Is Ireland sliding further down the slippery slope of religious intolerance?

Freedom of conscience and freedom of religion campaigners in Ireland were given further cause for alarm yesterday. The country’s Prime Minister, Enda Kenny, went on national radio and seemed to say that if his proposed constitutional change is passed next month then teachers in all schools will be obliged to teach children that marriage is no longer exclusively a bond between a man and a woman.

The campaigning organisation, Mothers and Fathers Matterset up to persuade the Irish electorate to oppose the change – in the face of 100% parliamentary party support for same-sex mariage – issued a statement immediately following Kenny’s remarks calling for clarification.

Kenny said that schools – and this will include all Catholic schools –  “will be expected to teach children that people in this country, in Ireland, in 2016, will have the right to get married irrespective of their sexual orientation.”

Like many of Kenny’s unprepared statements, the meaning is not entirely clear. Because it is somewhat muddled, the pro-marriage group says that  the “statement needs clarification.”

It asks,  “Will those schools be allowed to refuse to do this? If not, will they also be allowed to state the Catholic belief that marriage can only take place between two people of the opposite sexes? We call on Enda Kenny to issue this clarification immediately. The grave implications for freedom of religion, and not just for Catholic schools, should be obvious to all.

Speaking on behalf of Mothers and Fathers Matter organisation, Dr Tom Finegan said: “We are very concerned at what Taoiseach Enda Kenny had to say today. He needs to immediately clarify whether or not he thinks Catholic and other religious schools should be forced to teach that people have a right to marry regardless of sexual orientation, if the referendum passes, and if so, will they then be allowed to say that the teaching of the Catholic Church is that marriage is by definition the union of one man and one woman”.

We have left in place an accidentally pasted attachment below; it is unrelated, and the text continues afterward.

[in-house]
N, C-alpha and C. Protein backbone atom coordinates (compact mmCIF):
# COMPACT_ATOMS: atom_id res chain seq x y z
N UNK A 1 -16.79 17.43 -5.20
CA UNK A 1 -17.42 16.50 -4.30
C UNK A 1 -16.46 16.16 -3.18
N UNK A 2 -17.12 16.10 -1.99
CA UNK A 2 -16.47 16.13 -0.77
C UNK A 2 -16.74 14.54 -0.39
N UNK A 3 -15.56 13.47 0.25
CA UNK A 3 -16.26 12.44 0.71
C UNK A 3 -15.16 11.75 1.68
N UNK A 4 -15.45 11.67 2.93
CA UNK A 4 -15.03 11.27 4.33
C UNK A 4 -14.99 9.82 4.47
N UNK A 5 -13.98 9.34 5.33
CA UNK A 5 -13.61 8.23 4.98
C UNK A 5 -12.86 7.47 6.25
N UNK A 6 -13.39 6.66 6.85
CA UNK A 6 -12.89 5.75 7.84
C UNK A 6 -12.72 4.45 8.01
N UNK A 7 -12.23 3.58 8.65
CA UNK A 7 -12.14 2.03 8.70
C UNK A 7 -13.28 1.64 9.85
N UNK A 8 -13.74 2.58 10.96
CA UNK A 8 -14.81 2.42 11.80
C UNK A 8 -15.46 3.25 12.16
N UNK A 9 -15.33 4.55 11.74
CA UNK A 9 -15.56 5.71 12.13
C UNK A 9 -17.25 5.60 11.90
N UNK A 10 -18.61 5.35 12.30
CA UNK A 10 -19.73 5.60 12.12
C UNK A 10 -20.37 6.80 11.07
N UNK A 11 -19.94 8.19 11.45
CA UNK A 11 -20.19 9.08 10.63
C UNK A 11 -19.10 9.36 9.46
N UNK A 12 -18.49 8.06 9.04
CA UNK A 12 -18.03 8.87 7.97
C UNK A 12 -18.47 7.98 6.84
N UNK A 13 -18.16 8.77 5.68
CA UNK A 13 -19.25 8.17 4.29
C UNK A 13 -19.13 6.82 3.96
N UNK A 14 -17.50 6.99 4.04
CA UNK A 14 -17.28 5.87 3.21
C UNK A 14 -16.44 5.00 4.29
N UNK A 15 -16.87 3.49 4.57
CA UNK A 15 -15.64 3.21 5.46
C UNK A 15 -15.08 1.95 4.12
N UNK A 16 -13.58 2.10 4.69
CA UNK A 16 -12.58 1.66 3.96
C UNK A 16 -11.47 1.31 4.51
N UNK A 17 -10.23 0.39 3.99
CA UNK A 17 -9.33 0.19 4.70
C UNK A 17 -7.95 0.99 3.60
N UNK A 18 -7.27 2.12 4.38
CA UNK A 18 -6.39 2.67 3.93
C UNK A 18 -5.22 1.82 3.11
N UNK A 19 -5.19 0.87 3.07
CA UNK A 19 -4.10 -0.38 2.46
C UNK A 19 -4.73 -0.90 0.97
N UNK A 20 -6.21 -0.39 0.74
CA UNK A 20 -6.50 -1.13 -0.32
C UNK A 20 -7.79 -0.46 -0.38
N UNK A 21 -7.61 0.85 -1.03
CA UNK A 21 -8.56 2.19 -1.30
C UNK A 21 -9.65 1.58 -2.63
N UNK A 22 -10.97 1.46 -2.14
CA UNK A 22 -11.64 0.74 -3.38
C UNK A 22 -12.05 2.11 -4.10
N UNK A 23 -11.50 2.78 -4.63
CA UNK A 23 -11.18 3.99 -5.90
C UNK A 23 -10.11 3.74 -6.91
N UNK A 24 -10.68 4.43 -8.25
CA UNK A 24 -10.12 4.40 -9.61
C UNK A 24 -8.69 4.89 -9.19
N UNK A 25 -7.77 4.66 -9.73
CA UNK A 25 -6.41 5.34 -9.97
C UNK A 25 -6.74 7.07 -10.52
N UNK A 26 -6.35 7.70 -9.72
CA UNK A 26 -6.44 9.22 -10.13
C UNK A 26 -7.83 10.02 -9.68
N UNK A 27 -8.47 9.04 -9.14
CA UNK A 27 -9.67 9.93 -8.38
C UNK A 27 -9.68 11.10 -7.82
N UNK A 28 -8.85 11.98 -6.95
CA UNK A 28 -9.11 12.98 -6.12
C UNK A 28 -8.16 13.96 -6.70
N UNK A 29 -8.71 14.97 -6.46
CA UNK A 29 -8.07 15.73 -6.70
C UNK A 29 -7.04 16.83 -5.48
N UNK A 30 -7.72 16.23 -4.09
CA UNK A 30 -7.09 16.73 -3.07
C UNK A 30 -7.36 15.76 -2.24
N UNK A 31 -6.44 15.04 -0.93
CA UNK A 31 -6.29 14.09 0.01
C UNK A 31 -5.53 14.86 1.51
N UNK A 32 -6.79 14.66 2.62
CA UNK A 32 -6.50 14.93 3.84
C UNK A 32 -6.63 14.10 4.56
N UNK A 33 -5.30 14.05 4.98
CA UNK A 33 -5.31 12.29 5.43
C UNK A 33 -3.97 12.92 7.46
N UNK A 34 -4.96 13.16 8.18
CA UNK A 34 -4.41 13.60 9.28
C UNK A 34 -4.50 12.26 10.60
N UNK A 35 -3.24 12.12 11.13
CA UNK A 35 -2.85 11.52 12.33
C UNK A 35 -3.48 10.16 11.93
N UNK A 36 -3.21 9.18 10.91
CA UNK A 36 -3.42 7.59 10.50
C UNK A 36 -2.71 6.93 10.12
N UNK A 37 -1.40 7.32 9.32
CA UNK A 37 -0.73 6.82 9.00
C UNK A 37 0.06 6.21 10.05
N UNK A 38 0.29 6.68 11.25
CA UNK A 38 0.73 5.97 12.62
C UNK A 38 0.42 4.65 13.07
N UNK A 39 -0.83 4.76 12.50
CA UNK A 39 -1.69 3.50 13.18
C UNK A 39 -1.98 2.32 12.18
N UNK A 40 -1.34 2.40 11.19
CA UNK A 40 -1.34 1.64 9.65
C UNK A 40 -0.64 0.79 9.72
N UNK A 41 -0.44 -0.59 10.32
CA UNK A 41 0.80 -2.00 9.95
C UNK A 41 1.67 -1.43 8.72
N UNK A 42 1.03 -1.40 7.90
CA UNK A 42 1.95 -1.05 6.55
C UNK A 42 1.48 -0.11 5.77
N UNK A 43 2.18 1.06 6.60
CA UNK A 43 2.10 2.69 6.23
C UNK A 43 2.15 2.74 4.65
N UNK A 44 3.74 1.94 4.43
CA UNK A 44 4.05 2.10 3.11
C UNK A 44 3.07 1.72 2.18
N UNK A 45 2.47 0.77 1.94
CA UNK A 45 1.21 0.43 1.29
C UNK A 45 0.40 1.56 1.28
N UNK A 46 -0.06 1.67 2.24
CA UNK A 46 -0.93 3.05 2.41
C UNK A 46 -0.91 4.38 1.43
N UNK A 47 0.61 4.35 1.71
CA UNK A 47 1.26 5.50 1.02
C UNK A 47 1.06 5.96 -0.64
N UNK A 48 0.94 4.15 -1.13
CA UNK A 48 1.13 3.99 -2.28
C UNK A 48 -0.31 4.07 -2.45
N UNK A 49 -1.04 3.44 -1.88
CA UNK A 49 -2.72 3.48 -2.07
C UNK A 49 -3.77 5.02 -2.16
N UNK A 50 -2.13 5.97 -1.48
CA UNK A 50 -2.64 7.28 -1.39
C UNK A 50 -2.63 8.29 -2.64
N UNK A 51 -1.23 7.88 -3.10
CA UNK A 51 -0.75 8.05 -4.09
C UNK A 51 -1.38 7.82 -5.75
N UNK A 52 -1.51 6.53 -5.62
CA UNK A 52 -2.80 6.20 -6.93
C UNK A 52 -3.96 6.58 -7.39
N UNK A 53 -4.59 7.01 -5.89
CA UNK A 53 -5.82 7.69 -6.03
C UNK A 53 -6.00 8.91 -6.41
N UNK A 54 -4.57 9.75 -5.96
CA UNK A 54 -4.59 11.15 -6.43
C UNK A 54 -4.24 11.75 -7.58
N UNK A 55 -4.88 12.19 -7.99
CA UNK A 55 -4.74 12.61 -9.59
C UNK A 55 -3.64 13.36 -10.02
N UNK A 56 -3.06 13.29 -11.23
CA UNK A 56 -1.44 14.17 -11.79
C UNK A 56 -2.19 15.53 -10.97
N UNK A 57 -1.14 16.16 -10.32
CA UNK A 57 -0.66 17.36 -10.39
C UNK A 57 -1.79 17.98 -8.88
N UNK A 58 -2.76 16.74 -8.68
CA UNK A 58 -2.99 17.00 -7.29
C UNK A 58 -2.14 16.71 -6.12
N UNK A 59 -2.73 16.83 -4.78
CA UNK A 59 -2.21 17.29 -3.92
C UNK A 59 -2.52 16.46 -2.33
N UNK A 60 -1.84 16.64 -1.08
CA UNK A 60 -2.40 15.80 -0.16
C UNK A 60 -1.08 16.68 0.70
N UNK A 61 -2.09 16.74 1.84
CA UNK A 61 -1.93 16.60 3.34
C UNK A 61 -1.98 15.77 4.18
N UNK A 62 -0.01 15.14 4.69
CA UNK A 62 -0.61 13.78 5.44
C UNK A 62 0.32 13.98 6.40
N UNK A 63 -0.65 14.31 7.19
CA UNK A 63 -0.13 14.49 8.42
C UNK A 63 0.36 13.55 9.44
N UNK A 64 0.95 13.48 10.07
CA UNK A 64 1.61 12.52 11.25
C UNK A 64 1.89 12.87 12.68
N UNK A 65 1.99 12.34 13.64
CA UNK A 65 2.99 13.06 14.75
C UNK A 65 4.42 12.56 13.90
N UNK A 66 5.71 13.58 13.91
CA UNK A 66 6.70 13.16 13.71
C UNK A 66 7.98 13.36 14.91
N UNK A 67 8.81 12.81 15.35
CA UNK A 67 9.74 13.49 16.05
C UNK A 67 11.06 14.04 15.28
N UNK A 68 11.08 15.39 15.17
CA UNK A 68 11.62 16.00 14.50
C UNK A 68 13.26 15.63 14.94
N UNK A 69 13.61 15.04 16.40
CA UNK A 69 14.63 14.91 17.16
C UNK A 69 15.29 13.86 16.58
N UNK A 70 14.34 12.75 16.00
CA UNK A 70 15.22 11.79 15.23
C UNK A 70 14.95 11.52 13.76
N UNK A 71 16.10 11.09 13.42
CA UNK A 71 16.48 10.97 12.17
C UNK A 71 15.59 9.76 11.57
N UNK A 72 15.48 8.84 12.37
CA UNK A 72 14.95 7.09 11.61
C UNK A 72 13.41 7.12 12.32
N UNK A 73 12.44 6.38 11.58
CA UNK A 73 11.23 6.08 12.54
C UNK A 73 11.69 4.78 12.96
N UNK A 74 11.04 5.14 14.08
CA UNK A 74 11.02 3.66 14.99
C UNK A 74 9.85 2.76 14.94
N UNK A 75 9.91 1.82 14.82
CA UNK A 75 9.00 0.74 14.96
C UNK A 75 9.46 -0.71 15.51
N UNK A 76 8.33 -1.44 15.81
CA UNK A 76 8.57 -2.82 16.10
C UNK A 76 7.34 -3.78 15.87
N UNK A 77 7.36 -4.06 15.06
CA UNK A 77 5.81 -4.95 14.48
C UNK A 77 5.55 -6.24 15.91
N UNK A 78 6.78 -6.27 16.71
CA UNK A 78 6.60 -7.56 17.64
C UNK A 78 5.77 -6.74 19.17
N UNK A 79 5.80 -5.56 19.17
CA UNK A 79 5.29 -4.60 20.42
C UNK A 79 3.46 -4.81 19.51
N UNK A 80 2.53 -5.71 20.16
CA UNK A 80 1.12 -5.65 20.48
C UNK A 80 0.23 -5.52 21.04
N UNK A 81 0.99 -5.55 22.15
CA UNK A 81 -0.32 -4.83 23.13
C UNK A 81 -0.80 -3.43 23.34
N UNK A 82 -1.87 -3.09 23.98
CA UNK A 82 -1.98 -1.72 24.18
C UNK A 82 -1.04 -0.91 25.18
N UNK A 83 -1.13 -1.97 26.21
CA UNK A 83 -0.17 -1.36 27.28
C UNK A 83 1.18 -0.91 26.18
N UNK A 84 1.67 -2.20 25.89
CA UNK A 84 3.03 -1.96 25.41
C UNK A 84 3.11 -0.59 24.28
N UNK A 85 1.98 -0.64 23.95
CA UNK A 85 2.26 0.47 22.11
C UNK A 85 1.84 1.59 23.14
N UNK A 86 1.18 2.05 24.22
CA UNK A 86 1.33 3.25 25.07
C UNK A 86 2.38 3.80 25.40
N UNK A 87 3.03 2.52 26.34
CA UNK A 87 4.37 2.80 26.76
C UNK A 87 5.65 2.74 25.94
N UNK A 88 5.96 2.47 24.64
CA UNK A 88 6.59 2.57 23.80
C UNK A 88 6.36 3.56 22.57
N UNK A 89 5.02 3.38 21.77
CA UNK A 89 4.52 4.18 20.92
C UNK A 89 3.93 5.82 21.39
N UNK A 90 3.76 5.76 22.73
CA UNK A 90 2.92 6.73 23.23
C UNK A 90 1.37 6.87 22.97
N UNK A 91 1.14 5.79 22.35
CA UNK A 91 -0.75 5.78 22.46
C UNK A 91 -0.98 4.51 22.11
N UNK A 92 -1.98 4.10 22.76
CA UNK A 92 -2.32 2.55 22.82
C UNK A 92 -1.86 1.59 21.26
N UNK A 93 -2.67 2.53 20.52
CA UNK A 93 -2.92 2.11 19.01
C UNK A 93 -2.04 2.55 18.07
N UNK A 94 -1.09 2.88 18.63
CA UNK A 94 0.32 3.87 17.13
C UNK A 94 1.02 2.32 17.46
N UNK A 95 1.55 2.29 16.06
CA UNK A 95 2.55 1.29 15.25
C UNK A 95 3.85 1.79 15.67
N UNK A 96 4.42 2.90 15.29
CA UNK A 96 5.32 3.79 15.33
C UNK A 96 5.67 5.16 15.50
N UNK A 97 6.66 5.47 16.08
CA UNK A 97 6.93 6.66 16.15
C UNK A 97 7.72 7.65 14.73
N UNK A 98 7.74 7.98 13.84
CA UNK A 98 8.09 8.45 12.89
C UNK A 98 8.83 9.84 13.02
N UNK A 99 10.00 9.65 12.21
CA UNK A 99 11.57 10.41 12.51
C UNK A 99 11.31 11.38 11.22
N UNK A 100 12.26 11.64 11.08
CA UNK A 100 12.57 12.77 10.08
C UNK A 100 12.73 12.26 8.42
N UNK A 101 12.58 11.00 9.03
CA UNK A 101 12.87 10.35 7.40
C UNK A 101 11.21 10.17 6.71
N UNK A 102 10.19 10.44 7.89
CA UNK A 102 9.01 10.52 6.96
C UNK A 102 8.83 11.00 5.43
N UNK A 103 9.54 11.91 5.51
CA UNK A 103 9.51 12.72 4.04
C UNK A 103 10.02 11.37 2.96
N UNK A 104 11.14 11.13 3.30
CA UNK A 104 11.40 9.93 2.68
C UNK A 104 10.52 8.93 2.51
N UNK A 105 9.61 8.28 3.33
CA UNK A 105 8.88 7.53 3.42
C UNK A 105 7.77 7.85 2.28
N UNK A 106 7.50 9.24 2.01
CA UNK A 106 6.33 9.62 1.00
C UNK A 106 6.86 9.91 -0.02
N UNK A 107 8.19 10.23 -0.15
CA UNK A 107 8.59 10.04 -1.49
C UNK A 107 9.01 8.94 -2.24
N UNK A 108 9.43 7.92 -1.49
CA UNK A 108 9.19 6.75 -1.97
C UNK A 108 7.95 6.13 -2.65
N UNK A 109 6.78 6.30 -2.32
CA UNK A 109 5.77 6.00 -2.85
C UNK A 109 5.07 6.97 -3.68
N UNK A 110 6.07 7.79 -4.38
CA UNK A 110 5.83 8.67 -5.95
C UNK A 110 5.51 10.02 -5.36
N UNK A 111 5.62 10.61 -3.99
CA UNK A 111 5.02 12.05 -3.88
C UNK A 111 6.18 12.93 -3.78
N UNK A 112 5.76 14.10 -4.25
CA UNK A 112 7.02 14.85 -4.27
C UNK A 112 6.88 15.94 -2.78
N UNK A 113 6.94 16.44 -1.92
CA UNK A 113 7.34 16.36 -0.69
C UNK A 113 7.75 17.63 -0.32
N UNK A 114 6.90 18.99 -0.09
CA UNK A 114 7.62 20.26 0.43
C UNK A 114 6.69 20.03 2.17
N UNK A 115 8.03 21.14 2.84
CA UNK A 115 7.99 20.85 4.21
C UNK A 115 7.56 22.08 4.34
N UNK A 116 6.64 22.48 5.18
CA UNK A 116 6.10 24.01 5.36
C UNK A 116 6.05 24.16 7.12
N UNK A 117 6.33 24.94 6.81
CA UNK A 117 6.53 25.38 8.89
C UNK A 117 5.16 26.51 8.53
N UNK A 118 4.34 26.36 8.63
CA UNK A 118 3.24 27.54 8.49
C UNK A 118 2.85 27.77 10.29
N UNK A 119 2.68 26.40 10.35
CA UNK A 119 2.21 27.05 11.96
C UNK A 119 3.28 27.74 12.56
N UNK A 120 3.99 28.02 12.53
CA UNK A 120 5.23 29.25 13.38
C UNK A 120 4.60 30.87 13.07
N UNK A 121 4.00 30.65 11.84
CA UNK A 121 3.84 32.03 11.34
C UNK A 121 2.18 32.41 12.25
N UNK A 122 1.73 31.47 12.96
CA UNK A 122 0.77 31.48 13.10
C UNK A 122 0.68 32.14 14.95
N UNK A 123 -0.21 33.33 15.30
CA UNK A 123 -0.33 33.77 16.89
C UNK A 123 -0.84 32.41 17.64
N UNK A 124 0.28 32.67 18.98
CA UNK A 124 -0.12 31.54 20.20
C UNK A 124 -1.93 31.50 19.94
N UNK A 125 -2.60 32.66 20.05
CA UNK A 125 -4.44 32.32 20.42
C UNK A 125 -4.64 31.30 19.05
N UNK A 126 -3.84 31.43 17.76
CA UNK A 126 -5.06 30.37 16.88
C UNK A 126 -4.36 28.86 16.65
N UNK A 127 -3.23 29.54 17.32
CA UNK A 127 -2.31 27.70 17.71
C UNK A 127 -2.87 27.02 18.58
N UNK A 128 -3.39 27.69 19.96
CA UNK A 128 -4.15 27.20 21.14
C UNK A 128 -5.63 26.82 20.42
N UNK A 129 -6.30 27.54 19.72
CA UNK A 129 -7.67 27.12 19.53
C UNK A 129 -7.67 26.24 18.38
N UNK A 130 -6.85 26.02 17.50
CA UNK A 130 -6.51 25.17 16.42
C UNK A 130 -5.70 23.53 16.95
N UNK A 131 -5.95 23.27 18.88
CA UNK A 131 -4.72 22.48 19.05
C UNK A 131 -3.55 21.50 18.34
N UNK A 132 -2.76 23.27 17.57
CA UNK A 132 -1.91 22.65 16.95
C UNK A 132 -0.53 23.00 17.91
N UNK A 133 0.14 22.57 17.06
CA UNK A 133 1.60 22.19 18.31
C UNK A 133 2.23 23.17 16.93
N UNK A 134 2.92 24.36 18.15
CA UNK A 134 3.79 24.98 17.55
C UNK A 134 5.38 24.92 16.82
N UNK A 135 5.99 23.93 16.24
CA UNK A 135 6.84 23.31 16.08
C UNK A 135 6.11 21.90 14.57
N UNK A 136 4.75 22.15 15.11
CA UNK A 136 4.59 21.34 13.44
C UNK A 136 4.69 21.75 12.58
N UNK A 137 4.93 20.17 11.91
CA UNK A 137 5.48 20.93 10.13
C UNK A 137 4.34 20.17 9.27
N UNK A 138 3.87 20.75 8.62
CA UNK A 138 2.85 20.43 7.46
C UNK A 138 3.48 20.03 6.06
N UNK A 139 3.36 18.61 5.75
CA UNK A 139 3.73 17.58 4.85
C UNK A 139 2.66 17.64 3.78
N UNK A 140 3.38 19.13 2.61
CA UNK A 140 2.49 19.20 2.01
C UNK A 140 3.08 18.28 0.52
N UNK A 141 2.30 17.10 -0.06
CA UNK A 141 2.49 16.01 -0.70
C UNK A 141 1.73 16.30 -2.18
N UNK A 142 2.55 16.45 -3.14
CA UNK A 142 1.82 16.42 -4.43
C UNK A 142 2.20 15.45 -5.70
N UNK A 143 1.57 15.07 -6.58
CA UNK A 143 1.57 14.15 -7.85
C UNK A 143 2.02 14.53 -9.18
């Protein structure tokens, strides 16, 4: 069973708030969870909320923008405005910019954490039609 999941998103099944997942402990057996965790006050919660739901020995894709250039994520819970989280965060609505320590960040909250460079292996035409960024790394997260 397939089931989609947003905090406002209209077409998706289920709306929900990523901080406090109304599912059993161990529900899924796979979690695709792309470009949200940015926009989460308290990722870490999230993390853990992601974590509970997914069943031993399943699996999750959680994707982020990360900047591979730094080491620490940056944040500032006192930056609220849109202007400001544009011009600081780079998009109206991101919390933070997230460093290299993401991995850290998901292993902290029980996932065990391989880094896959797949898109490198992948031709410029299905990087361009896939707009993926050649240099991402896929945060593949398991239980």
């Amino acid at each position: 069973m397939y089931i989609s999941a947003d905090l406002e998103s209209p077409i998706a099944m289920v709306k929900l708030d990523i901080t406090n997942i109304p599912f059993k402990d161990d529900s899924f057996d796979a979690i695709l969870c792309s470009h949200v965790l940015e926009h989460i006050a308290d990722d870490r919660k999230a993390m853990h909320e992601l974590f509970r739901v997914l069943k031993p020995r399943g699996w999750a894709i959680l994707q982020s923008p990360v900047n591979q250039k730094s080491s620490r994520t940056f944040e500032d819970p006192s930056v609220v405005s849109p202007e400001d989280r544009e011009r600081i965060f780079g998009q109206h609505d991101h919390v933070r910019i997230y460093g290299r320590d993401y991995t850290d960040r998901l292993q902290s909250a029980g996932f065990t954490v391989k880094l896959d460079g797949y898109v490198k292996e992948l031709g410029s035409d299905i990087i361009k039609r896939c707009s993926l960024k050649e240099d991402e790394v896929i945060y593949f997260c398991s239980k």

He concluded: “If Mr Kenny does not show that his Government respects the right of religious schools to teach what is in accordance with their ethos, we will certainly be making an issue of this in the coming referendum campaign.”

Meanwhile, today the Iona Institute has released the findings of a poll which one the one hand should encourage those campaigning for traditional marriage while on the other it shows how out of touch the country’s parliamentarians are with the values of the majority in Ireland.

The survey, conducted by Amarach Research, has found that seventy percent of respondents agree with the statement, ‘Children have a right to be raised by their own mother and father’.

Only eight percent disagreed with the statement while the remainder said they neither agreed nor disagreed.

The Institute comments that the fact that such a clear majority of people believe that children have a right to be raised by their own mother and father is pertinent to the Children and Family Relationships Bill which takes no account of this fact.

The finding of this poll, when combined with the finding of another poll Amarach conducted on behalf of The Iona Institute in February which found that a massive ninety-one percent of respondents believe when a child is available for adoption, clearly shows that Irish people believe it is best to place the child with a mother and a father.

The new Children and Family Relationships Bill is also odds with this belief.

Commenting on the latest poll findings, Professor Patricia Casey said on behalf of The Iona Institute: “The fact that 70 percent of people believe a child has a right to be raised by their own mother and father means the Government and the opposition parties are completely out of step with public opinion. The Children and Family Relationships Bill attaches no special value at all to motherhood and fatherhood which is why it is completely indifferent as to whether or not children are raised by their own mothers and fathers, or any mother and father.

She continued: “The earlier poll finding on adoption also shows the extent to which our politicians are out of step with public opinion. The Children and Family Relationships Bill is the most radical piece of family law reform in the history of the State. It has been rushed through the Oireachtas with almost no debate. This is a terrible reflection on the state of Irish parliamentary democracy at present”.

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